Our Dudley Farm Harvest Ale
A local hop grower was gracious enough to give us access to some Cascade and Newport hops he had been growing at The Dudley Farm, in Guilford, CT. We, along with family members and friends, picked these hops ourselves, took them back to the brewery and then brewed a very special pale ale we've named the Dudley Farm Harvest Ale.
The hops from the Dudley Farm amounted to approximately 15 pounds. We used 6.5 pounds of Newport hops, a direct descendent of Magnum hops, which have medium high alpha acids that create the potential for a bitter beer; they also provide earth and citrus flavors. Cascade hops, which have been around for a long time and were originally developed by the open pollination of Fuggle hops, are lower in alpha acids than Newport and provide a citrus, floral, and spice flavor profile. We used approximately 8.5 pounds of wet cascade hops in our Harvest Ale.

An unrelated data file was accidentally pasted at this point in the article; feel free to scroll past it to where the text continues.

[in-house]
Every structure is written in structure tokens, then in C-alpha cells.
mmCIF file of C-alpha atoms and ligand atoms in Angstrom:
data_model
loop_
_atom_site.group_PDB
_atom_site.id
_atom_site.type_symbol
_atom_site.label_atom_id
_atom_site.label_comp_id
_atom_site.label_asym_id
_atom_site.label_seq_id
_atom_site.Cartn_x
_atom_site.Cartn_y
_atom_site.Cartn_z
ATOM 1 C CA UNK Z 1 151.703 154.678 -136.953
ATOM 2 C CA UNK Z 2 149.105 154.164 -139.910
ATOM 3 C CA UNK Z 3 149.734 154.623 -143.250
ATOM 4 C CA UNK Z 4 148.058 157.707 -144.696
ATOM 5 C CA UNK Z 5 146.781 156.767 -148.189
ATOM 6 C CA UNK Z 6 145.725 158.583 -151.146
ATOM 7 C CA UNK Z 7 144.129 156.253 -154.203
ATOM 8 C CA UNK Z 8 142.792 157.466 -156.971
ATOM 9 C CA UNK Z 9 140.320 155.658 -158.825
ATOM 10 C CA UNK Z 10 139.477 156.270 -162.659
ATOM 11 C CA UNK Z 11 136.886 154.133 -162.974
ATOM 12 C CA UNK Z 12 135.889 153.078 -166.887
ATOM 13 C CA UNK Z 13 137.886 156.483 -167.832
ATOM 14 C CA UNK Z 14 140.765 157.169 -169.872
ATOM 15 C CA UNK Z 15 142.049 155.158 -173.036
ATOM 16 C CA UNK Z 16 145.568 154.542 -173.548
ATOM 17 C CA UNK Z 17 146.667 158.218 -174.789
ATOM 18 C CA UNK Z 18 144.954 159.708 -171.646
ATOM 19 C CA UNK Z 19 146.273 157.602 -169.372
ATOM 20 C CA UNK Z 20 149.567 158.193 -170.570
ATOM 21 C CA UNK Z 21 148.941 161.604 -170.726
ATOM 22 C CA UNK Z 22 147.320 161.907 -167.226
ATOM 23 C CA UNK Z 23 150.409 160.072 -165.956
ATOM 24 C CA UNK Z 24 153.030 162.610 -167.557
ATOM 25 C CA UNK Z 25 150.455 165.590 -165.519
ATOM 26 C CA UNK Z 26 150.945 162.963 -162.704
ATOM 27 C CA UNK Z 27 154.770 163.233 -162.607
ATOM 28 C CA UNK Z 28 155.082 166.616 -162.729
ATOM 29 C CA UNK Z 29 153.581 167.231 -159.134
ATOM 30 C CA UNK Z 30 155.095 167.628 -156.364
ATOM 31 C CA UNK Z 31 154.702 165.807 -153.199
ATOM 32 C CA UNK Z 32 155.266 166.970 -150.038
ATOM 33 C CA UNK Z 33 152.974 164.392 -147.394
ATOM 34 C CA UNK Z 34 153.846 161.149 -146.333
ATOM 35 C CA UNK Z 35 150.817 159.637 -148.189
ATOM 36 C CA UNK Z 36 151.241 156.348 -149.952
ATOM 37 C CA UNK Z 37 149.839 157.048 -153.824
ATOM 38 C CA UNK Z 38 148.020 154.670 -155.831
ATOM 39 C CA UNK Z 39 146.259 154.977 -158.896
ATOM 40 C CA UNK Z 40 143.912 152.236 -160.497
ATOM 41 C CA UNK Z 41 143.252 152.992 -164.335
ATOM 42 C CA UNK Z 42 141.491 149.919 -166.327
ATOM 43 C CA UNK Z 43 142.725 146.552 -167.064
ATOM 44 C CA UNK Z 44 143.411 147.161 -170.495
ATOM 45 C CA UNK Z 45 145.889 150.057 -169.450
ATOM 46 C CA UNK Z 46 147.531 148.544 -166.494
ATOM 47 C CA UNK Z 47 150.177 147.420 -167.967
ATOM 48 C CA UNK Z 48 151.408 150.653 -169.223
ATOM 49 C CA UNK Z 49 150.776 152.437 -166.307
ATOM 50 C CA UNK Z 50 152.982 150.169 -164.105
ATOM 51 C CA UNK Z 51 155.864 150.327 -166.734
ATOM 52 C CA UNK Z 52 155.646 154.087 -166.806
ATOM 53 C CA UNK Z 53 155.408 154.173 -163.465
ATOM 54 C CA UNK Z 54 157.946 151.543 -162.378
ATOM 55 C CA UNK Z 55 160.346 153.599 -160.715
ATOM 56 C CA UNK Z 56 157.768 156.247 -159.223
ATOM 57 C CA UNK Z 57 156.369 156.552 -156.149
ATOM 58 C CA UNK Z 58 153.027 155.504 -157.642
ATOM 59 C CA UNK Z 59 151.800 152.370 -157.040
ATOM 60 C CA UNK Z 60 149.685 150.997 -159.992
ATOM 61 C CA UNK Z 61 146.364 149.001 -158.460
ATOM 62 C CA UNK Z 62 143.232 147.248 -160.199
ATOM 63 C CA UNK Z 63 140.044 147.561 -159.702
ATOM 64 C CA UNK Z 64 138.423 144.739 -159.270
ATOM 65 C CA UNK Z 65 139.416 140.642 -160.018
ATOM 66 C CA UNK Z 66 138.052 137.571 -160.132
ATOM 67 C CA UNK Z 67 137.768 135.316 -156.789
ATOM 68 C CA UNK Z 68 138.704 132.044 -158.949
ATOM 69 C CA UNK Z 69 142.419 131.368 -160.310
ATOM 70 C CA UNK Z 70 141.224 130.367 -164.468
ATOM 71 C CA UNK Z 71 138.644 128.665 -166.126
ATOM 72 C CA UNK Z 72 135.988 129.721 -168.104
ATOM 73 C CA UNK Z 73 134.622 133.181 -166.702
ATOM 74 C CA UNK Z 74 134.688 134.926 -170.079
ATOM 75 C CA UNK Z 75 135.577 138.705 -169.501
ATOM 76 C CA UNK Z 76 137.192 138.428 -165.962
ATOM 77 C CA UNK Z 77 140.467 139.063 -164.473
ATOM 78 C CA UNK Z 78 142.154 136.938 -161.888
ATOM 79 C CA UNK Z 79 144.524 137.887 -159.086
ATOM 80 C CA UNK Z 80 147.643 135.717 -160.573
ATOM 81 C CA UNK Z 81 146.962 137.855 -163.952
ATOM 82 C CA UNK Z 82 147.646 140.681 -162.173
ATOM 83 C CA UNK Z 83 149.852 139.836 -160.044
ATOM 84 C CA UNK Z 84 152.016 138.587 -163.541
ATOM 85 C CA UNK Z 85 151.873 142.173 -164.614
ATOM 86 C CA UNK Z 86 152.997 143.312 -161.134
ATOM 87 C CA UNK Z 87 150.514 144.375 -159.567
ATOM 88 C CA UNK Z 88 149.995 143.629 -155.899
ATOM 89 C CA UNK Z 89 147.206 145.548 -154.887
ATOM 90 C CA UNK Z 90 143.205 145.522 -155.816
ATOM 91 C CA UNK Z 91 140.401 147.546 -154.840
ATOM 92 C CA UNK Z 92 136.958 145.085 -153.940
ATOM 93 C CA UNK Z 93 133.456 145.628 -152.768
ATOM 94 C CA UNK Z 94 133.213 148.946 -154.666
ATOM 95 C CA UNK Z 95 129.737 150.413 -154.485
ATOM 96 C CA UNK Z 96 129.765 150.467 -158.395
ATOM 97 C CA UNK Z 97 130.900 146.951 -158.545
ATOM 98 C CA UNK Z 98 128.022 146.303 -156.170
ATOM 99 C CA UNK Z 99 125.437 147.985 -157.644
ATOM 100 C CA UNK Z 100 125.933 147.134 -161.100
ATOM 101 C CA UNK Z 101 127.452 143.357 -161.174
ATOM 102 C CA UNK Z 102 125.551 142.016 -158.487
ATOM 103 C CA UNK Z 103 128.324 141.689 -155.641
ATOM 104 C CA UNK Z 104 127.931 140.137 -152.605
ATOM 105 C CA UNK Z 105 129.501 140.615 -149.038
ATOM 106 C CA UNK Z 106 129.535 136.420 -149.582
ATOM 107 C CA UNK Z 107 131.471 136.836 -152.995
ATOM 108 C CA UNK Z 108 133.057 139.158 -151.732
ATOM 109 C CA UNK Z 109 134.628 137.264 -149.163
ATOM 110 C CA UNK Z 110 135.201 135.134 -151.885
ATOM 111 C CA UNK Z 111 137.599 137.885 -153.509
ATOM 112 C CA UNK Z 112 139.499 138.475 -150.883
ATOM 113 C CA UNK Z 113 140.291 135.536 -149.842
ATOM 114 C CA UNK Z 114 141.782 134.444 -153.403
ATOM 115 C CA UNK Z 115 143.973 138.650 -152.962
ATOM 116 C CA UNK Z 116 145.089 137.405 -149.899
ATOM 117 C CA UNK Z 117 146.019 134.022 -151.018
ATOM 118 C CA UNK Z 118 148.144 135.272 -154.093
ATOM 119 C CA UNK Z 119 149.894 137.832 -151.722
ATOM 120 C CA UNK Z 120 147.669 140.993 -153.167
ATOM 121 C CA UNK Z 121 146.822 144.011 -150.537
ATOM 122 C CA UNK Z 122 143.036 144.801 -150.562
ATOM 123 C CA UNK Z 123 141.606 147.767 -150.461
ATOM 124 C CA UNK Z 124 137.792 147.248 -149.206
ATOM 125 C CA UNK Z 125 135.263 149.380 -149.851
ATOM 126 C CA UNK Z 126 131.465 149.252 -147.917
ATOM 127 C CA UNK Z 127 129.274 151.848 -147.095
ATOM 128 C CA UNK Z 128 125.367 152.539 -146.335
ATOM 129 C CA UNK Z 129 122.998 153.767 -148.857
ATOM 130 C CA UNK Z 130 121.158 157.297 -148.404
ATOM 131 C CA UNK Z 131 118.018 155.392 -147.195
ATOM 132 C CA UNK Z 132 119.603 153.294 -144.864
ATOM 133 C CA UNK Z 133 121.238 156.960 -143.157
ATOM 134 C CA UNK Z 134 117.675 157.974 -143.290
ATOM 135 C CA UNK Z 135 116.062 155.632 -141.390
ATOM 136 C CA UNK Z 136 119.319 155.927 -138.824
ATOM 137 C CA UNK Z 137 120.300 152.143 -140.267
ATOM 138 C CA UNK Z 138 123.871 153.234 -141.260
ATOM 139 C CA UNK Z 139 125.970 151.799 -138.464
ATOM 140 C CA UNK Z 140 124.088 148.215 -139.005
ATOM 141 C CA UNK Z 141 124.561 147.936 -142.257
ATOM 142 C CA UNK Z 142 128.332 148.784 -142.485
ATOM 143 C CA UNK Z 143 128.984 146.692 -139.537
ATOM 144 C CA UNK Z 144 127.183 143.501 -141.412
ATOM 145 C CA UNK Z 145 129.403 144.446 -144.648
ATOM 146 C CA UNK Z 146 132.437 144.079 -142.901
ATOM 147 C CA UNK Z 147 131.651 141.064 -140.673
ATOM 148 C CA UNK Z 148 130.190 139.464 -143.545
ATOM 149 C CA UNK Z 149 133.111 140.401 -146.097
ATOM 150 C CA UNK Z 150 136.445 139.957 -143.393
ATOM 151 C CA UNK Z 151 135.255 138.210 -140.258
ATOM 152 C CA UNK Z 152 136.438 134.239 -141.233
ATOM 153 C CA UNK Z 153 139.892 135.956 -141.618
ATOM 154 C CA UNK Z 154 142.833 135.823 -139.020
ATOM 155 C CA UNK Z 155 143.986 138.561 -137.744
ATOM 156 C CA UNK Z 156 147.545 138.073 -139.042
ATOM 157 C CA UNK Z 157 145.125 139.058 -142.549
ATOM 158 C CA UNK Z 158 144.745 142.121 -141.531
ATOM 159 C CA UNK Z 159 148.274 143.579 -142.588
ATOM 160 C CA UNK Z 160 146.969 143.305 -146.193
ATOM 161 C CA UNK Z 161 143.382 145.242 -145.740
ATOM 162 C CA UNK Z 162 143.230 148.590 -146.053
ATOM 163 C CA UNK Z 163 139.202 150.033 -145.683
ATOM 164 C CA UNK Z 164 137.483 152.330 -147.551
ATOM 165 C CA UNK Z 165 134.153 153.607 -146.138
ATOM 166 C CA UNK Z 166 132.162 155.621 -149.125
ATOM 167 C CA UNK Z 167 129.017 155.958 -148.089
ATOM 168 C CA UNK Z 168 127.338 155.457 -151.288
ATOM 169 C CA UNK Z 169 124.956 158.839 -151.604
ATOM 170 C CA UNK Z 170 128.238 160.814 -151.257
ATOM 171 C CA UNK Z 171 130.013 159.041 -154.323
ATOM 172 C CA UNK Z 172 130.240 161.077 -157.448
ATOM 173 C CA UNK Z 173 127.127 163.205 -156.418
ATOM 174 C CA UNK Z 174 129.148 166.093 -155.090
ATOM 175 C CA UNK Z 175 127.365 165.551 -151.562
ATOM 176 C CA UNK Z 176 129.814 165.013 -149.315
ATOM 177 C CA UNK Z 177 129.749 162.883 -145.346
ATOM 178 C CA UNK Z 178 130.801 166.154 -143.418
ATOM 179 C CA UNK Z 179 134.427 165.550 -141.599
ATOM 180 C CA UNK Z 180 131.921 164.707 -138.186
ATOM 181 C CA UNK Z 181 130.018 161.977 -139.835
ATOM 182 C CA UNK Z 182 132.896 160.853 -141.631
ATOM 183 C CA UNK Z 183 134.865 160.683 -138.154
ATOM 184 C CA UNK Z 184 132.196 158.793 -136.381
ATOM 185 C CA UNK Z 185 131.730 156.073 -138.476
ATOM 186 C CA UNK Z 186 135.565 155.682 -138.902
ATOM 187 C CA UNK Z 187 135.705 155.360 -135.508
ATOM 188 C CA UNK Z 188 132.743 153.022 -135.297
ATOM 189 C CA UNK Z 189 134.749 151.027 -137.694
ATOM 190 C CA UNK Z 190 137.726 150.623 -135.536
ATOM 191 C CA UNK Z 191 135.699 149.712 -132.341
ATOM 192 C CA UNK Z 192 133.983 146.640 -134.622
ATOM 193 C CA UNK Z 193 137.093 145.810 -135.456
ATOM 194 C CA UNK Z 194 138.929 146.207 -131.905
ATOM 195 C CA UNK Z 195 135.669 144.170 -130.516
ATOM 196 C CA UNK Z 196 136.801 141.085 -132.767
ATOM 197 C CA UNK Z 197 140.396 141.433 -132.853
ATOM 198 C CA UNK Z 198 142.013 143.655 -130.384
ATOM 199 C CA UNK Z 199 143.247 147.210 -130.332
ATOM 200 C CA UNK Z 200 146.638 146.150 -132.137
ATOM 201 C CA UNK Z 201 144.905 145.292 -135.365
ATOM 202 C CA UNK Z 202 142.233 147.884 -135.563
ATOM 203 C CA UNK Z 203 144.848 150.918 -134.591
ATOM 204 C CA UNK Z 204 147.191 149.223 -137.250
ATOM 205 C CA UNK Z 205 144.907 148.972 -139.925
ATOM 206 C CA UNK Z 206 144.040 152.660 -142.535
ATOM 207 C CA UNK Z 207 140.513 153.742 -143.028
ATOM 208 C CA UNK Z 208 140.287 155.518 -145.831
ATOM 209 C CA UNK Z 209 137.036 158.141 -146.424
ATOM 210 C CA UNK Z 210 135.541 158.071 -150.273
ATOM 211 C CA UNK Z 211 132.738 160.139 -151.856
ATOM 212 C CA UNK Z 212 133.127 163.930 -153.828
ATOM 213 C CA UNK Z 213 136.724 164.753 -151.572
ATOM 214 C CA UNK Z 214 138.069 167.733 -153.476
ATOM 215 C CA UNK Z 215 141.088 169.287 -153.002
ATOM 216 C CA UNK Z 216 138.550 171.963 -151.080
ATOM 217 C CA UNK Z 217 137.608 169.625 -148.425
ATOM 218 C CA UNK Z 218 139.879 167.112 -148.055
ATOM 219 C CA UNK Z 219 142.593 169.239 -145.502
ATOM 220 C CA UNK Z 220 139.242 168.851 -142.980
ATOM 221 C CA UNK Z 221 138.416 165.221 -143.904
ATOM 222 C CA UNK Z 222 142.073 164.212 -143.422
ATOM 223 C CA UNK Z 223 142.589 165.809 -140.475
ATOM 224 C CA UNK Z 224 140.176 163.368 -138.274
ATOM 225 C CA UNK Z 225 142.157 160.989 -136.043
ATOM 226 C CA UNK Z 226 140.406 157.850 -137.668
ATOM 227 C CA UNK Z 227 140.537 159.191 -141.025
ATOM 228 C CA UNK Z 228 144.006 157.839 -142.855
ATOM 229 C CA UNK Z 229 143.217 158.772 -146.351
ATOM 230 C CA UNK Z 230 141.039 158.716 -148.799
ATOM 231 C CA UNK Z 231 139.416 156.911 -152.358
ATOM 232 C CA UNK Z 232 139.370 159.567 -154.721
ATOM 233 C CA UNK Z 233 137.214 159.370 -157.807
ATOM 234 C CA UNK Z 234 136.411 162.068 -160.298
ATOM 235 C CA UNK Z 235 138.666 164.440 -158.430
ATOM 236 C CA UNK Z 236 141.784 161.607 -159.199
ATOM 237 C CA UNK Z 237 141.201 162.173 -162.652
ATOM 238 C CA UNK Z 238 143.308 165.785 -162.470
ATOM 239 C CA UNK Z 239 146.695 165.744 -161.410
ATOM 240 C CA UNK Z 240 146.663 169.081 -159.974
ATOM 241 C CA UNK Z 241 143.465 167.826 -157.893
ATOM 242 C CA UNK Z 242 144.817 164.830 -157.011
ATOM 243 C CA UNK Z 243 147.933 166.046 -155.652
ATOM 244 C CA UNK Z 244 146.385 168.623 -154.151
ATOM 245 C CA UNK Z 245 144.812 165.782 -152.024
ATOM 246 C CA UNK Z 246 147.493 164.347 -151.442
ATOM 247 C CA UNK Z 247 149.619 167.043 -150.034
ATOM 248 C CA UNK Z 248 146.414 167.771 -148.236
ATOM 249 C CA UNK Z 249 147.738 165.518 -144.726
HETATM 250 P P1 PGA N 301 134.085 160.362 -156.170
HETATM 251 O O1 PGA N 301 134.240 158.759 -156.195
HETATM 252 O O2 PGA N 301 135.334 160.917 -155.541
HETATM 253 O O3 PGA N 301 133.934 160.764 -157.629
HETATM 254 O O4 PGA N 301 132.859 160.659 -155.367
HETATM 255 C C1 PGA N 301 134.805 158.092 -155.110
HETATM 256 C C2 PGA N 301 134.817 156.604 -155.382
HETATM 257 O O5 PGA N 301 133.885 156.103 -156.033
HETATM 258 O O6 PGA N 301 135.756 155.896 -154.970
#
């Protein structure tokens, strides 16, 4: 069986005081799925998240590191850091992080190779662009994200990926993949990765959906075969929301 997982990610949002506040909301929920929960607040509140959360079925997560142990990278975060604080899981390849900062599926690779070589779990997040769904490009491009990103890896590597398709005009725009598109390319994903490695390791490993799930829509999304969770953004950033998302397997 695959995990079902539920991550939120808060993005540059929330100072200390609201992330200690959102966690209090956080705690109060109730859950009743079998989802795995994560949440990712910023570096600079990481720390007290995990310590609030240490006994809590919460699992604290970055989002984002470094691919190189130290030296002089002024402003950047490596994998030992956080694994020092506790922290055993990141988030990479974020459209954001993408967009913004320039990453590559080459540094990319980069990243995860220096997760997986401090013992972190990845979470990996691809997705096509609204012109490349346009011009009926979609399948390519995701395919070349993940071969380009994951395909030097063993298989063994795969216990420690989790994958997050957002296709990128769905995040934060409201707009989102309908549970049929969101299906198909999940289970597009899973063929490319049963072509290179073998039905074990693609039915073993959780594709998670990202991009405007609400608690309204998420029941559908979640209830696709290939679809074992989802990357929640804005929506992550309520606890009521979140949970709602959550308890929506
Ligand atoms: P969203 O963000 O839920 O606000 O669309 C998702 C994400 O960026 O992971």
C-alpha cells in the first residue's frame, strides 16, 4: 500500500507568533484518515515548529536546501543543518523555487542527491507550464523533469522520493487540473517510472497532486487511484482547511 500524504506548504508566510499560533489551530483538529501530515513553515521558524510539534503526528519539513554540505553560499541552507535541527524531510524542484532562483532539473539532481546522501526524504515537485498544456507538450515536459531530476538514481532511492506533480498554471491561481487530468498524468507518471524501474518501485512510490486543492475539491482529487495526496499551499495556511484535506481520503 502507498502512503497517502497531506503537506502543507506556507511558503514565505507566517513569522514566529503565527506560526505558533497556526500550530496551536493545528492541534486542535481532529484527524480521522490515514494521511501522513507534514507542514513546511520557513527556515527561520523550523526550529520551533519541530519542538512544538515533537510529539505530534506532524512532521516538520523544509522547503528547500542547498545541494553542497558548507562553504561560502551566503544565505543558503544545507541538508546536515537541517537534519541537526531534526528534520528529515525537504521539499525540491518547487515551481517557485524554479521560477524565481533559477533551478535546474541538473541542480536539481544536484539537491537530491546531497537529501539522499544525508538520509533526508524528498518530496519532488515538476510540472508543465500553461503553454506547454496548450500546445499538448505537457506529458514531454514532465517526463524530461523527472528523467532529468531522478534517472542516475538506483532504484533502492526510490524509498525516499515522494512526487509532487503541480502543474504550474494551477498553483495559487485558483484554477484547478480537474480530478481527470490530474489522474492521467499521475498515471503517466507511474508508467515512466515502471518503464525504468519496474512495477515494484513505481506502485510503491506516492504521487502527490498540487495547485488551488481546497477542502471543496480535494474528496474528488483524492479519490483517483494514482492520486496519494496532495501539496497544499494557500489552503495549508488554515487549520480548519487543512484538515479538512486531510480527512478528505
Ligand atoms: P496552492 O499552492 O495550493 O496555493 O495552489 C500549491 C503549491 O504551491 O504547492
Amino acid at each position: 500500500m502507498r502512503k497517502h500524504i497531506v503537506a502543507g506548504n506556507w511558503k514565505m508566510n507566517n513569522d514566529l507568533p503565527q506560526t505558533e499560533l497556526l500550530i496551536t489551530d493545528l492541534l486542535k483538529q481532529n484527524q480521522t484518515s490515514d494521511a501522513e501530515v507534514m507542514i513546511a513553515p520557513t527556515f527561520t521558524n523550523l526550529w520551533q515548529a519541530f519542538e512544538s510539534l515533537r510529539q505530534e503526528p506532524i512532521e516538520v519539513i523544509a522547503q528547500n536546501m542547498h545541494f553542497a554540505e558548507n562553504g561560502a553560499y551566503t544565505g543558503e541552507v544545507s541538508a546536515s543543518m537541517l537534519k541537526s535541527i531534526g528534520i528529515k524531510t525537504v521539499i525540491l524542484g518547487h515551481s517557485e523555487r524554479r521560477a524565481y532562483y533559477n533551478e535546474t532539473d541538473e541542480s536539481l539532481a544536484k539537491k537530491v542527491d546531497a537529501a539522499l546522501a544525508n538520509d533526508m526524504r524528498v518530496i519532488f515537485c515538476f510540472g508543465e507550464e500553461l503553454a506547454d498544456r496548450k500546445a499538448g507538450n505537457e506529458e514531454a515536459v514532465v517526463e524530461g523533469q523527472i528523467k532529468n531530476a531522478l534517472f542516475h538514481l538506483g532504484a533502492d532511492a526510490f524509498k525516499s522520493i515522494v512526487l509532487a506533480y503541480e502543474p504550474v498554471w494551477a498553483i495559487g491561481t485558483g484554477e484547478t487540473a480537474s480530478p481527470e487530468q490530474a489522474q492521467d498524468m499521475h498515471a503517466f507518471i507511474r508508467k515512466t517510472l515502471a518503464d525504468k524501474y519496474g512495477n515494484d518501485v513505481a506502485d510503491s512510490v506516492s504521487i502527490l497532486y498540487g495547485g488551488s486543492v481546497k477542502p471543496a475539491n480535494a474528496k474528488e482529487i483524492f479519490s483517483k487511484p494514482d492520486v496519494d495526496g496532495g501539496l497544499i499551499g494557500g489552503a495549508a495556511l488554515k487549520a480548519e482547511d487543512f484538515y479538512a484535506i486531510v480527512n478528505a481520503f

Typically, when a farm grows hops for commercial breweries, the hops are subjected to a laboratory test to give an estimate of certain parameters that help the brewer determine how the beer will taste based on specific brewing practices. Hops grown commercially are also dried and often pelletized. We didn’t dry these hops; this beer was wet-hopped so we were brewing blind. We were dealing with an unknown moisture content and unknown alpha acid levels we had to consider when determining how much to use.
After fermentation, we discovered that the Dudley hops blend we used did not provide the necessary flavor (as the hops were used in the boil for bittering) so we added extra Columbia and Summitt dry hops after fermentation to aid in aroma and flavor. While the resulting beer does not have 100% local grown hops, under the circumstances, it is as close as can be.
The result? A crisp pale ale that delivers a forward citrus, spicy flavor with nice floral aromas, estimated IBUs of around 60 and a very clean finish. ABV is 4.8%